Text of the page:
Student Loan Debt by Metro Area

Unsurprisingly, many of the U.S. metro areas with high amounts of student loan debt are home to one or more universities. In 2019, the Durham, North Carolina, metro area had the highest average student loan debt of $47,955. Corvallis, Oregon, came in second with $46,164, while Ann Arbor, Michigan, trailed closely behind with $45,668. Santa Cruz-Watsonville, California, ranked fourth with $45,396, and Gainesville, Florida, rounded out the top five with $44,508 in average student loan debt.

Average Student Loan Debt by Metro Area
RankMetro Area20182019% Change
1Durham, NC $43,614$47,95510.0%
2Corvalis, OR $42,976$46,1647.4%
3Ann Arbor, MI $43,182$45,6685.8%
4Santa Cruz-Watsonville, CA $43,599$45,3964.1%
5Gainesville, FL $40,221$44,50810.7%
6Santa Barbara-Santa Maria-Goleta, CA $40,424$44,2949.6%
7Washington-Arlington-Alexandria, DC-VA-MD-WV $41,502$43,7975.5%
8San Francisco-Oakland-Fremont, CA $41,193$43,6746.0%
9Atlanta-Sandy Springs-Marietta, GA $40,215$43,2907.6%
10Charlottesville, VA $39,754$42,4766.8%
11Montgomery, AL $39,533$42,3477.1%
12Iowa City, IA $39,165$41,7276.5%
13Savannah, GA $36,582$41,58313.7%
14Jackson, MS $38,670$41,4537.2%
15Tuscaloosa, AL $39,014$40,8044.6%
16Columbia, SC $38,766$40,7785.2%
17Tallahassee, FL $38,458$40,5045.3%
18Rochester, MN $39,227$40,4493.1%
19Santa Fe, NM $36,764$40,44710.0%
20Morgantown, WV $39,803$40,4301.6%
21Columbia, MO $37,145$40,1468.1%
22Charleston-North Charleston, SC $37,329$40,1067.4%
23Jackson, TN $37,216$40,1037.8%
24Albany, GA $36,085$39,93510.7%
25Boulder, CO $37,171$39,8427.2%
26New Orleans-Metairie-Kenner, LA $36,695$39,8258.5%
27New York-Northern New Jersey-Long Island, NY-NJ-PA $37,763$39,7075.1%
28Macon, GA $37,020$39,6317.1%
29Baltimore-Towson, MD $37,421$39,4785.5%
30Winston-Salem, NC $37,919$39,2343.5%
31Ithaca, NY $36,372$39,1927.8%
32Los Angeles-Long Beach-Santa Ana, CA $36,728$39,1816.7%
33Bridgeport-Stamford-Norwalk, CT $37,014$39,0645.5%
34Miami-Fort Lauderdale-Pompano Beach, FL $35,868$39,0598.9%
35Athens-Clarke County, GA $37,072$38,8544.8%
36Chicago-Naperville-Joliet, IL-IN-WI $36,540$38,7516.1%
37Columbus, GA-AL $35,552$38,7409.0%
38Greenville, NC $36,302$38,6946.6%
39Memphis, TN-AR-MS $35,955$38,4697.0%
40Huntsville, AL $35,904$38,2156.4%
41Birmingham-Hoover, AL $36,109$38,1205.6%
42Lexington-Fayette, KY $35,080$38,0398.4%
43Charlotte-Gastonia-Concord, NC-SC $35,724$37,9616.3%
44Philadelphia-Camden-Wilmington, PA-NJ-DE-MD $35,538$37,9546.8%
45San Diego-Carlsbad-San Marcos, CA $35,571$37,9436.7%
46Hattiesburg, MS $35,546$37,8666.5%
47Raleigh-Cary, NC $35,521$37,8546.6%
48Auburn-Opelika, AL $37,369$37,8281.2%
49Portland-Vancouver-Beaverton, OR-WA $35,813$37,8185.6%
50Trenton-Ewing, NJ $36,998$37,7191.9%

Note: Data is for Q1 of each year
Source: Experian

Student Loan Debt Delinquencies

With more student loans in the U.S. than ever before, the good news is that borrowers seem to be on the right track when making their monthly payments. Just 4.76% of all student loans were delinquent as of Q1 2019.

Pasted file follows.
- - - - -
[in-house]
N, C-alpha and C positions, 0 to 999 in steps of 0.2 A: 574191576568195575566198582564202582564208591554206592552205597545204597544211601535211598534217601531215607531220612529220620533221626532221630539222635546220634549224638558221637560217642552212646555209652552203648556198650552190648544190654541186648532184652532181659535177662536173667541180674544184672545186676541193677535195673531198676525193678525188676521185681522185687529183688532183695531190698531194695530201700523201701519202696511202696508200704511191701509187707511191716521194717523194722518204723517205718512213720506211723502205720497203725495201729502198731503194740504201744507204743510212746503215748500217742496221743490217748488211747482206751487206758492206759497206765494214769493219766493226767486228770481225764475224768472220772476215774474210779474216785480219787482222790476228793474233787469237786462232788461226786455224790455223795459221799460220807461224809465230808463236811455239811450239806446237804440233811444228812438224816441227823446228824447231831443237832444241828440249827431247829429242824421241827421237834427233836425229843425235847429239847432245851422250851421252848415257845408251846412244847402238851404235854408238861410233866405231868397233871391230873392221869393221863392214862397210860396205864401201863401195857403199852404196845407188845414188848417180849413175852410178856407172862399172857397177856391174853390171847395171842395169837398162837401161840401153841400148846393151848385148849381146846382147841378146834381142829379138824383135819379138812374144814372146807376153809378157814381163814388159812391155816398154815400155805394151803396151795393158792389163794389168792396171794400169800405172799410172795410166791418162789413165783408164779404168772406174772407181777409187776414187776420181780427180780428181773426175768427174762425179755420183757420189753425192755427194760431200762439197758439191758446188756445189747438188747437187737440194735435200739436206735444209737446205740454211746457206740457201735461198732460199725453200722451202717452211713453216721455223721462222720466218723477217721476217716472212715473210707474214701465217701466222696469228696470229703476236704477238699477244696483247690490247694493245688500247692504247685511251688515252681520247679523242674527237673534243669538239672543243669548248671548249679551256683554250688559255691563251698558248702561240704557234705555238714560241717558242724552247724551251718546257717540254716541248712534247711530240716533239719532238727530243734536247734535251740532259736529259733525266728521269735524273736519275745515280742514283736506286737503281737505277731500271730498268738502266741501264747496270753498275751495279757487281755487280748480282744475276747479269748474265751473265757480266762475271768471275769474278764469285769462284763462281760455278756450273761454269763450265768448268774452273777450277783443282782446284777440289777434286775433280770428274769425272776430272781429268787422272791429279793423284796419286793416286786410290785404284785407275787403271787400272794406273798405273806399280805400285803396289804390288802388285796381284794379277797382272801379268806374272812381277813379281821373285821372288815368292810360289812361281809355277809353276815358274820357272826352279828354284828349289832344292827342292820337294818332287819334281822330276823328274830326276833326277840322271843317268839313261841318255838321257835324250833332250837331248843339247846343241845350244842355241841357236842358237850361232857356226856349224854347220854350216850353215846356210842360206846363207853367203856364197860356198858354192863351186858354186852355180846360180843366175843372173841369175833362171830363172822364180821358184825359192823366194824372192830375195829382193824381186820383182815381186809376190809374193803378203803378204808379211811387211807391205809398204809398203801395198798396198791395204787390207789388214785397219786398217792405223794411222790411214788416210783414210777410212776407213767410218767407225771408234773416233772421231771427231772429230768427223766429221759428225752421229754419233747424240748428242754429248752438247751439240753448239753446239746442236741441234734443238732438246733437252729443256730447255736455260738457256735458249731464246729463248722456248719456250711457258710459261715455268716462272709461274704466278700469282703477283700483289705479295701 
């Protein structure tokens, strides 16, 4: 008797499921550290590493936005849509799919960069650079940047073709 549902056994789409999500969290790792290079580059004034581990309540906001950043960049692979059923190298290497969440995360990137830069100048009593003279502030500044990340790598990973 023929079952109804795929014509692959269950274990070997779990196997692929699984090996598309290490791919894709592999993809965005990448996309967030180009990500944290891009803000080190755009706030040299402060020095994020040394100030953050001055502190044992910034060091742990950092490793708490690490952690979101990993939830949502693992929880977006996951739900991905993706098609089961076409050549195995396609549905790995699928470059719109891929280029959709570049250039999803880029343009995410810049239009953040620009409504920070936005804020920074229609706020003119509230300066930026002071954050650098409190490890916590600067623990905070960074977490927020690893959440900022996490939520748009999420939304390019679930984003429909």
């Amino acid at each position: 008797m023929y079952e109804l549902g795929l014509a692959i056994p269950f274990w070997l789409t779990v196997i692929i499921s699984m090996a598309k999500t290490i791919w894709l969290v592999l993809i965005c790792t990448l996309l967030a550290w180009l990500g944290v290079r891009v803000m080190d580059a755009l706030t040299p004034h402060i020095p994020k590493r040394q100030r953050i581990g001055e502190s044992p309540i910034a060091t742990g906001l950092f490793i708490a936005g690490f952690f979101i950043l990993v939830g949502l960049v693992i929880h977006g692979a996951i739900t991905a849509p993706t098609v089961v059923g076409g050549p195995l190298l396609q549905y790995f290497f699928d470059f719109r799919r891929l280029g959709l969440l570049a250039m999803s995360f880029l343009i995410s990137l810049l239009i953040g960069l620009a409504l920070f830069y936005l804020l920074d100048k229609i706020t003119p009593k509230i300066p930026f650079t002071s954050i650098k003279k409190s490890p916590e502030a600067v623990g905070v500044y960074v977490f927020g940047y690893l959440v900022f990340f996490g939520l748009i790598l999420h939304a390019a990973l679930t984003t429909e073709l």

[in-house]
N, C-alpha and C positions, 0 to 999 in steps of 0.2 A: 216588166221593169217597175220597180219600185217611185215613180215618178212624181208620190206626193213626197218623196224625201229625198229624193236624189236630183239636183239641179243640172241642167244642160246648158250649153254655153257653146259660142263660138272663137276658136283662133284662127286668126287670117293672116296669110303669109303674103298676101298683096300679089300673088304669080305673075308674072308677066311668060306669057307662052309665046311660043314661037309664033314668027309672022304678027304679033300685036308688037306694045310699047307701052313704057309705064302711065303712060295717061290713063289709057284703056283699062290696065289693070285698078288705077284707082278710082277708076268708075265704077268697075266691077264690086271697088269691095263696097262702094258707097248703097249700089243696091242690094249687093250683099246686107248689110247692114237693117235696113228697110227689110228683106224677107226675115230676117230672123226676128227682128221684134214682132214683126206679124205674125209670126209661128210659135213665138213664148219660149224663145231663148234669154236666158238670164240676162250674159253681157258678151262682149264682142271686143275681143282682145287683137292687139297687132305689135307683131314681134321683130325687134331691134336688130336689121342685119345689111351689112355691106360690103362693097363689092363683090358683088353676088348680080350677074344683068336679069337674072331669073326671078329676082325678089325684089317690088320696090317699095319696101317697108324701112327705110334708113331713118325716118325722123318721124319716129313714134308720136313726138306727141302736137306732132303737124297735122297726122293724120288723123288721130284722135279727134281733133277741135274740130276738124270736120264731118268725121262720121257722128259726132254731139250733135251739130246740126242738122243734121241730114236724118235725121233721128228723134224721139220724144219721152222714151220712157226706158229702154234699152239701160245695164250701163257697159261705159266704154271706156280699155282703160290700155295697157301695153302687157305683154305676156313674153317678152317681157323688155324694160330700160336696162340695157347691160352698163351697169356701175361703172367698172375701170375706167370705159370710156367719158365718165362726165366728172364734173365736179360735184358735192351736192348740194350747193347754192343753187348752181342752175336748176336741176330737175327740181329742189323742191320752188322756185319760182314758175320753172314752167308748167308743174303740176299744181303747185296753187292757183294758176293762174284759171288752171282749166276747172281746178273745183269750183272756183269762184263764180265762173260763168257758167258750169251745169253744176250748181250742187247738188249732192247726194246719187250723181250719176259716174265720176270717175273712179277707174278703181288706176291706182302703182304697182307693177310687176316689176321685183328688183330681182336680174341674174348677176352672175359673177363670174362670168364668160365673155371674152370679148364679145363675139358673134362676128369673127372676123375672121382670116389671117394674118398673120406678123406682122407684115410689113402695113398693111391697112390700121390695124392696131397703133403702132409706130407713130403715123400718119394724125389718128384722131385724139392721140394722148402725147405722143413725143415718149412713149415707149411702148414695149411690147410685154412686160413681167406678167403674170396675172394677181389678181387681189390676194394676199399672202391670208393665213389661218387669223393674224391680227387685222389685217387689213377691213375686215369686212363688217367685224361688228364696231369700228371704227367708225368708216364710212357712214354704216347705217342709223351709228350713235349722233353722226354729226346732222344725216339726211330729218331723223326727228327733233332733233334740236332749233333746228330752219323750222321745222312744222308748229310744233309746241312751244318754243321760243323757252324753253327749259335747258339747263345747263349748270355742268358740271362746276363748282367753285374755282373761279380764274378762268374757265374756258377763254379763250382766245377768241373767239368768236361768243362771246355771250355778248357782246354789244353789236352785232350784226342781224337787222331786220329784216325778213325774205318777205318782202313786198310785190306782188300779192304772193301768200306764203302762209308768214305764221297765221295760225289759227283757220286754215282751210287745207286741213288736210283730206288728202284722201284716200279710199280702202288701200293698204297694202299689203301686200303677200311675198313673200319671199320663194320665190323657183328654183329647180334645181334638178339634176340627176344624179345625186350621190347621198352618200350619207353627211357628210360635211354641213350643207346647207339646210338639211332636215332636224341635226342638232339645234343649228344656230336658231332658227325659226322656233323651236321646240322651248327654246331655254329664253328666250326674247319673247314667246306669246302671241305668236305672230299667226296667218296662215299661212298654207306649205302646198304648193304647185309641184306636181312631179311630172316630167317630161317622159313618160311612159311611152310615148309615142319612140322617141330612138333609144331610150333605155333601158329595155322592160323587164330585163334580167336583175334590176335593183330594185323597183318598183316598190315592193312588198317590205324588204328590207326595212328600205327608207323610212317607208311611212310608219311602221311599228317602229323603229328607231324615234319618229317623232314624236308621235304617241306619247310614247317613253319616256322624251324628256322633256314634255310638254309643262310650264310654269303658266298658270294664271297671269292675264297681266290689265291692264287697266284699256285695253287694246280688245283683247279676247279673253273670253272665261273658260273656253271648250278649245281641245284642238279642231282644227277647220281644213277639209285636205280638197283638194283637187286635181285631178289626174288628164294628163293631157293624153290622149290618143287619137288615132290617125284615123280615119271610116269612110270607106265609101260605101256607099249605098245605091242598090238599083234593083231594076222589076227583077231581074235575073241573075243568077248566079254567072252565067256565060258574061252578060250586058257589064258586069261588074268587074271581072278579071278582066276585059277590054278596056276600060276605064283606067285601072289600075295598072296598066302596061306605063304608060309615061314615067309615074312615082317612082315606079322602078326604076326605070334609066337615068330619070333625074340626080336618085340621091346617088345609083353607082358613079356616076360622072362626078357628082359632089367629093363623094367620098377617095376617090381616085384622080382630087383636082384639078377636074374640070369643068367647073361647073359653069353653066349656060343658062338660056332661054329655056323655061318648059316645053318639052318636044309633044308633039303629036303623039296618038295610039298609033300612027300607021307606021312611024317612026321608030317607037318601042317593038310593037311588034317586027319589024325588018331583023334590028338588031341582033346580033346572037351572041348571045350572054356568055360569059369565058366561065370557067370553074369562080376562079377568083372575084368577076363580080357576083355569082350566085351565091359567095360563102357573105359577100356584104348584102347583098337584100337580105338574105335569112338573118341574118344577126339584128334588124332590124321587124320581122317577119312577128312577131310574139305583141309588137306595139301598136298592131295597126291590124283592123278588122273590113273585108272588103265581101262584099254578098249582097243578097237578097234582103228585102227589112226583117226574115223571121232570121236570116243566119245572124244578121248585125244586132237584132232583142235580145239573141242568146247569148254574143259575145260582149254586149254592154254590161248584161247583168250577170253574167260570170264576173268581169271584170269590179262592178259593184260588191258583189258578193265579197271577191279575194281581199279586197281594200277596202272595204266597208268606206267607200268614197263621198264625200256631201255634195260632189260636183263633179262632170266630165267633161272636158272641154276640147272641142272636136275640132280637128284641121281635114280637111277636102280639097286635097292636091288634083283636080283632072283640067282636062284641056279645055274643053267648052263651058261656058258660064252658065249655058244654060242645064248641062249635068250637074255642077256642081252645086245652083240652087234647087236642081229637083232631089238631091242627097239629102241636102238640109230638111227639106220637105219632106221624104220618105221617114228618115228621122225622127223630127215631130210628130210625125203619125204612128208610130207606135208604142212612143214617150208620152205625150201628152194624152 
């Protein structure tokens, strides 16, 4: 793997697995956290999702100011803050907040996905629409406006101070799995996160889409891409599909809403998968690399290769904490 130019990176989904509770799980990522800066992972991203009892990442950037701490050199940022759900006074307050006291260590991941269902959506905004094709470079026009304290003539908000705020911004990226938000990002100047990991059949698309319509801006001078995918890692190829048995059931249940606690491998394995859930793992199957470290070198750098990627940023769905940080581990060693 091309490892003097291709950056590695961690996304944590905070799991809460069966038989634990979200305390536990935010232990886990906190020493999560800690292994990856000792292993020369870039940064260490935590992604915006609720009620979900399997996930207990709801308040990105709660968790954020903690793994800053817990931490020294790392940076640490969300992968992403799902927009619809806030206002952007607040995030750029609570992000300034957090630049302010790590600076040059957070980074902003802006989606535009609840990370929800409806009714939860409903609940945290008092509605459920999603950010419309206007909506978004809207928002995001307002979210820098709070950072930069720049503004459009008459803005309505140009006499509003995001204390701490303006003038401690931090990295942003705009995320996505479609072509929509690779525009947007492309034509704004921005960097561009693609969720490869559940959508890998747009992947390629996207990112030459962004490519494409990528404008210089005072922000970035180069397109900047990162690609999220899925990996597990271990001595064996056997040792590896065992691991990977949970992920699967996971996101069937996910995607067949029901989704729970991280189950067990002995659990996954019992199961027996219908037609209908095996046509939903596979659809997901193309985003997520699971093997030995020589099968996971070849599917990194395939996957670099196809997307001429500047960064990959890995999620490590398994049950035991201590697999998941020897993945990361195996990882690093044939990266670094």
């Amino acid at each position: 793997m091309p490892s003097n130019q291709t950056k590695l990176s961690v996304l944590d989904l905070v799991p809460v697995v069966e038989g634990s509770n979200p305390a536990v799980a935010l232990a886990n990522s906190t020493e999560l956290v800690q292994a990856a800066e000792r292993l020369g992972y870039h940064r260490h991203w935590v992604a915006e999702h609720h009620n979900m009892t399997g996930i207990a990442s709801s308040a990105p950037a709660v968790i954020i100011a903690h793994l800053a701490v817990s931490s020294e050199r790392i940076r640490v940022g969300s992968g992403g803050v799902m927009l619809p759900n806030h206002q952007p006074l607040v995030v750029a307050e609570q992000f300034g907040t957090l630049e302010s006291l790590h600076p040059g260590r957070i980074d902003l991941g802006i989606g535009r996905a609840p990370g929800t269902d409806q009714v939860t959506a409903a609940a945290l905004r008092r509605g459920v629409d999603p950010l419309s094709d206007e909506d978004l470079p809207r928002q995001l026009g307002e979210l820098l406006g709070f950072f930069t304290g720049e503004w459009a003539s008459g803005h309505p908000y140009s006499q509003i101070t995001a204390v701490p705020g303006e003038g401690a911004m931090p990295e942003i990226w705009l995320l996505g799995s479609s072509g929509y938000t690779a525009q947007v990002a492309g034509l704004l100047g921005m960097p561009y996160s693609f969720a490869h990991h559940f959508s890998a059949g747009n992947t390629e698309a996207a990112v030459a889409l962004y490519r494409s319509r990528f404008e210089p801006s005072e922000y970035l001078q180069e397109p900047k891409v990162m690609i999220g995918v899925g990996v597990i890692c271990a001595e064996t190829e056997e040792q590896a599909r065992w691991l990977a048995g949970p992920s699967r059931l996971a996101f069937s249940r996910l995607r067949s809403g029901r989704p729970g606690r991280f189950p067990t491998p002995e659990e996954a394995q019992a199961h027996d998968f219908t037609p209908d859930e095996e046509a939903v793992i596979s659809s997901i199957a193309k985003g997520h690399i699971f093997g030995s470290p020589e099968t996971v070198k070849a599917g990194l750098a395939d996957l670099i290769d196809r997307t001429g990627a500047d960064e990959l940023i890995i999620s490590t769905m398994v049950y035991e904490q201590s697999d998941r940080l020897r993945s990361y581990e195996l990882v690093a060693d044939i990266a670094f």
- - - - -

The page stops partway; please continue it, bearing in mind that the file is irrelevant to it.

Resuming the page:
In the past three years, the total number of delinquent loans has shrunk by 6%. For loans that were 30 to 59 days past due, delinquency rates decreased by 46%. For loans 60 to 90 days past due, delinquency rates shrank by 47%. The only delinquencies that did not show drastic signs of changing were loans 90 or more days past due, which went down by just 3%.

How to Manage Your Student Loans

Student loans are a type of installment loan, and any missed or late payments can have a serious impact on your credit scores. Payment history is the most important aspect of your FICO® Score*, and even one late or missed payment can cause your score to drop.

If you have student loans and are struggling with repayment, several options may be able to help you. If your loans were issued by the federal government, you may be able to adjust your repayment based on what you can afford, and you might also be able to consolidate your debt. Loans issued by private banks often have different options, so check with your lender for more information.

Methodology: The analysis results provided are based on an Experian-created statistically relevant aggregate sampling of our consumer credit database from Q1 2019, which may include use of the FICO® Score 8 version. Different sampling parameters may generate different findings compared with other similar analyses. Analyzed credit data did not contain personal identification information. "Metro areas" group counties and cities into specific geographic areas for population censuses and compilations of related statistical data.

FICO® is a registered trademark of Fair Isaac Corporation in the U.S. and other countries.


Editorial Disclaimer: Opinions expressed here are author's alone, not those of any bank, credit card issuer or other company, and have not been reviewed, approved or otherwise endorsed by any of these entities. All information, including rates and fees, are accurate as of the date of publication.

This article was originally published on December 21, 2018, and has been updated.

*Credit score calculated based on FICO® Score 8 model. Your lender or insurer may use a different FICO® Score than FICO® Score 8, or another type of credit score altogether. Learn more.